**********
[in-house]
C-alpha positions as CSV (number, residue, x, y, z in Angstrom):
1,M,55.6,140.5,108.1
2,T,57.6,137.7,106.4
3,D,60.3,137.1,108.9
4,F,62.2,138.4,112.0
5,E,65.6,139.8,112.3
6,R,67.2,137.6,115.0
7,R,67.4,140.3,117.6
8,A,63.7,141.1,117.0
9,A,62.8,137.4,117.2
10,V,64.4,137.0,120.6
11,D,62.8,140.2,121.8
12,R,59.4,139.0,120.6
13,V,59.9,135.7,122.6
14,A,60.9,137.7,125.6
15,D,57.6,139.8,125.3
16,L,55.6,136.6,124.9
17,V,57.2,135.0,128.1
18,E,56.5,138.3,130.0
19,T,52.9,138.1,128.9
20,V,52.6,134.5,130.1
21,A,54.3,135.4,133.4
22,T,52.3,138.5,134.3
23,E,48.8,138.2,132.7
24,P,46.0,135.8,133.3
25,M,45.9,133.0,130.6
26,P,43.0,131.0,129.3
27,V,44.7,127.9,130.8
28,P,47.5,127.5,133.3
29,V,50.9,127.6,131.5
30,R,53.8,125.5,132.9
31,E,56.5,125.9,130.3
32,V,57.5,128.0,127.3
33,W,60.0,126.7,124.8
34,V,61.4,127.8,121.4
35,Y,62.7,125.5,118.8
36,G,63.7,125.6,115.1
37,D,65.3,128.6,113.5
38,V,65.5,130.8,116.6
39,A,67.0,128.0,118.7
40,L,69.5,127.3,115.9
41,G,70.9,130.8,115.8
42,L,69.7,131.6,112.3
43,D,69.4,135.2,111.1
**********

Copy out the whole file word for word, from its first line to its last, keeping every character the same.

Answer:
[in-house]
C-alpha positions as CSV (number, residue, x, y, z in Angstrom):
1,M,55.6,140.5,108.1
2,T,57.6,137.7,106.4
3,D,60.3,137.1,108.9
4,F,62.2,138.4,112.0
5,E,65.6,139.8,112.3
6,R,67.2,137.6,115.0
7,R,67.4,140.3,117.6
8,A,63.7,141.1,117.0
9,A,62.8,137.4,117.2
10,V,64.4,137.0,120.6
11,D,62.8,140.2,121.8
12,R,59.4,139.0,120.6
13,V,59.9,135.7,122.6
14,A,60.9,137.7,125.6
15,D,57.6,139.8,125.3
16,L,55.6,136.6,124.9
17,V,57.2,135.0,128.1
18,E,56.5,138.3,130.0
19,T,52.9,138.1,128.9
20,V,52.6,134.5,130.1
21,A,54.3,135.4,133.4
22,T,52.3,138.5,134.3
23,E,48.8,138.2,132.7
24,P,46.0,135.8,133.3
25,M,45.9,133.0,130.6
26,P,43.0,131.0,129.3
27,V,44.7,127.9,130.8
28,P,47.5,127.5,133.3
29,V,50.9,127.6,131.5
30,R,53.8,125.5,132.9
31,E,56.5,125.9,130.3
32,V,57.5,128.0,127.3
33,W,60.0,126.7,124.8
34,V,61.4,127.8,121.4
35,Y,62.7,125.5,118.8
36,G,63.7,125.6,115.1
37,D,65.3,128.6,113.5
38,V,65.5,130.8,116.6
39,A,67.0,128.0,118.7
40,L,69.5,127.3,115.9
41,G,70.9,130.8,115.8
42,L,69.7,131.6,112.3
43,D,69.4,135.2,111.1